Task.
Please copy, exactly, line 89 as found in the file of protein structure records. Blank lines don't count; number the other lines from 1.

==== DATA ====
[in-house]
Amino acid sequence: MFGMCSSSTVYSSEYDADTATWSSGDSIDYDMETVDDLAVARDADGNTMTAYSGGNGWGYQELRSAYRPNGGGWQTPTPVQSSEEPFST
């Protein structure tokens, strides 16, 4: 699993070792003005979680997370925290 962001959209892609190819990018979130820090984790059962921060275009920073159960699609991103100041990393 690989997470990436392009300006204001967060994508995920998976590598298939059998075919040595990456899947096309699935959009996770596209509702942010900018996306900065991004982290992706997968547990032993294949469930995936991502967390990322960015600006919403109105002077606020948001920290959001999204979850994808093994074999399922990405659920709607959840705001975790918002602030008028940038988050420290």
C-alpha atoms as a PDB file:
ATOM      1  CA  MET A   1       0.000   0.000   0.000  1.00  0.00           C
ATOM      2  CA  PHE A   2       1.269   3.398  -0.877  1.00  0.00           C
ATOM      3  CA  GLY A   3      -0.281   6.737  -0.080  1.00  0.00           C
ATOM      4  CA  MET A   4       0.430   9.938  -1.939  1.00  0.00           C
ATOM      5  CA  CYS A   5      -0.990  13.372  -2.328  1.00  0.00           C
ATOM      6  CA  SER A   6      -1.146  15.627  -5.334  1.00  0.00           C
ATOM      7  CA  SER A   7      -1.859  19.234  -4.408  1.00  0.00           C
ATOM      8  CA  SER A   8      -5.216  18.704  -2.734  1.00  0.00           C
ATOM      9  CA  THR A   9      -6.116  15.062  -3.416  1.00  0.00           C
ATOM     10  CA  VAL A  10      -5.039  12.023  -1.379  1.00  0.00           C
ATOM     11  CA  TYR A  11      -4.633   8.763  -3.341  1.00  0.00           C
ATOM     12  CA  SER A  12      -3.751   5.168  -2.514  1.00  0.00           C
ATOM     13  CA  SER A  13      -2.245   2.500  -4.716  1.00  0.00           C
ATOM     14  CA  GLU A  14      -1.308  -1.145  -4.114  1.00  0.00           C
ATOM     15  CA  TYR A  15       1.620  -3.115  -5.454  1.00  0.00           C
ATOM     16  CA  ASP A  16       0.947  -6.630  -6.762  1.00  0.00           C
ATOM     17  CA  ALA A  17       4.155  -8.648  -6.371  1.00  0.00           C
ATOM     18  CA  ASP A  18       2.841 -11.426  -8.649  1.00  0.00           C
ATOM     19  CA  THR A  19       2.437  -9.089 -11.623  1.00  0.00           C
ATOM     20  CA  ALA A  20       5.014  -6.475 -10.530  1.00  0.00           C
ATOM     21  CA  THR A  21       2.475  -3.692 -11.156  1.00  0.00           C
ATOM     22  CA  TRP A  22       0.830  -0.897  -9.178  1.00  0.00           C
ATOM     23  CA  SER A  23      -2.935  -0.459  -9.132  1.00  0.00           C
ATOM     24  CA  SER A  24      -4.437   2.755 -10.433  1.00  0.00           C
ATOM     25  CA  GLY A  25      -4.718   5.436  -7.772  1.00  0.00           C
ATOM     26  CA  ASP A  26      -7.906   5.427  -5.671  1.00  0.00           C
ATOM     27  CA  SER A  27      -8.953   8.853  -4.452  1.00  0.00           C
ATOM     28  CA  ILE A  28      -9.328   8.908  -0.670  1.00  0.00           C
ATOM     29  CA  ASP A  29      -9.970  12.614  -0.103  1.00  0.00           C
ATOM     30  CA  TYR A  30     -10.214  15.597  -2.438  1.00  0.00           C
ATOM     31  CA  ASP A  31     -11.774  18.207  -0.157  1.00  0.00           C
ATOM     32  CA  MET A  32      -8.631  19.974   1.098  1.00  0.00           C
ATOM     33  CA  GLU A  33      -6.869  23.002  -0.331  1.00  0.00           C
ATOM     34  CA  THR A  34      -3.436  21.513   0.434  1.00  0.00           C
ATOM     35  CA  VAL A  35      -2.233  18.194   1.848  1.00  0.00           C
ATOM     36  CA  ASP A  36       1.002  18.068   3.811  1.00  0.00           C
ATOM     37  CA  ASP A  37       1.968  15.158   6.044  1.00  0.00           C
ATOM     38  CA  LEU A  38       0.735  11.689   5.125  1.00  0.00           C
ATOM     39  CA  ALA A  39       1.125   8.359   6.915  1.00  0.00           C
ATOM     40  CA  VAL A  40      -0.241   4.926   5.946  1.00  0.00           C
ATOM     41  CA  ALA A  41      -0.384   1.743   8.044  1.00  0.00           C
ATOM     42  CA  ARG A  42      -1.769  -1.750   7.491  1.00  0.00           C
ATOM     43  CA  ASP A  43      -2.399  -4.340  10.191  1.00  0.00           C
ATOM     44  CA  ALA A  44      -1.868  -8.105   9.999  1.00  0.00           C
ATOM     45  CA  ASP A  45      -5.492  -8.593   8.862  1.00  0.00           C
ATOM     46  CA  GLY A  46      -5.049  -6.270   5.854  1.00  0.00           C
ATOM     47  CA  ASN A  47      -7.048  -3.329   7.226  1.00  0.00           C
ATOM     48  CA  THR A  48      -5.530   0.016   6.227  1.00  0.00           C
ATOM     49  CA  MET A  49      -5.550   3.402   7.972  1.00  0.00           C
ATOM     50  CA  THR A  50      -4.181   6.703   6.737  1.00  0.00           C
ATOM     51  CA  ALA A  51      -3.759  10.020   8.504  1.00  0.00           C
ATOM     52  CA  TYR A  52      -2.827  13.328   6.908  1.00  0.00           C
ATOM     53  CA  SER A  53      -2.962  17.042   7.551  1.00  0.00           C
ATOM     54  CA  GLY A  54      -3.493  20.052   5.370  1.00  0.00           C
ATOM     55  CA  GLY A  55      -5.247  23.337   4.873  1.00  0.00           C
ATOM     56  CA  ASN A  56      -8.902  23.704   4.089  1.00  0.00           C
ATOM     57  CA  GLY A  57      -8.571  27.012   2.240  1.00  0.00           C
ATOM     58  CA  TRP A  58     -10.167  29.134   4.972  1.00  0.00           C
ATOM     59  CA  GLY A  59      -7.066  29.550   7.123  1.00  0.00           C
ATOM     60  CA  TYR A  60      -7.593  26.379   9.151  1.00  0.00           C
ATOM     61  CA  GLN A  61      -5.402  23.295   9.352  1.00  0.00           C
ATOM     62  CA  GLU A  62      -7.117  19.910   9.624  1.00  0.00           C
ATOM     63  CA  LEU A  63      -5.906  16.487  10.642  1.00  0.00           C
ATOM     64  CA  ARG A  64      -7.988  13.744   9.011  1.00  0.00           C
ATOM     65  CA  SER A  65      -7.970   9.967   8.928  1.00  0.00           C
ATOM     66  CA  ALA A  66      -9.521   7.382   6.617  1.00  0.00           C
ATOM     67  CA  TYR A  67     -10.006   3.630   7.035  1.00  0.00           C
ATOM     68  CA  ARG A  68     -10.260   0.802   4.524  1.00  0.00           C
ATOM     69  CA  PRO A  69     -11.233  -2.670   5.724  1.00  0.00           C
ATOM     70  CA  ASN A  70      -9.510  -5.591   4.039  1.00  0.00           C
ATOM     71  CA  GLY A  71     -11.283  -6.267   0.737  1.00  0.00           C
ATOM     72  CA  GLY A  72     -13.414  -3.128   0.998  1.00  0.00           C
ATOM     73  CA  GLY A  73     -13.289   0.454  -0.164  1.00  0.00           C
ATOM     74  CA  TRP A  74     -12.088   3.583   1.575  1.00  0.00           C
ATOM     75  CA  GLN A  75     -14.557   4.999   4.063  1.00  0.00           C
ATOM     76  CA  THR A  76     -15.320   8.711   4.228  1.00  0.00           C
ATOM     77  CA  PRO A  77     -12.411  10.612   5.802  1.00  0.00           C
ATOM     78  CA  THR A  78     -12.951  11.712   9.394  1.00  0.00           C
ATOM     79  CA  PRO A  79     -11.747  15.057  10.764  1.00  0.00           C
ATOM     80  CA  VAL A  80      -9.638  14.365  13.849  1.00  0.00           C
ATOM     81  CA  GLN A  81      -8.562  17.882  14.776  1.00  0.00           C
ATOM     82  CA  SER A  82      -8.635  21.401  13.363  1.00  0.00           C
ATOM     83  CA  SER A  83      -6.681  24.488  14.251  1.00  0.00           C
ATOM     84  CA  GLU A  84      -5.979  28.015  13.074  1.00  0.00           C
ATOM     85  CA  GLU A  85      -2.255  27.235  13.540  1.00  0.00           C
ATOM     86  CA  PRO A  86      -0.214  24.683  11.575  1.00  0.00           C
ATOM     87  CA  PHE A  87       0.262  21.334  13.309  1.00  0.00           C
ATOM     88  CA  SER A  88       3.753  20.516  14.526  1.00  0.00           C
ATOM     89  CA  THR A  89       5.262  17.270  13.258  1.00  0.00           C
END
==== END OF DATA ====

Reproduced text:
ATOM     85  CA  GLU A  85      -2.255  27.235  13.540  1.00  0.00           C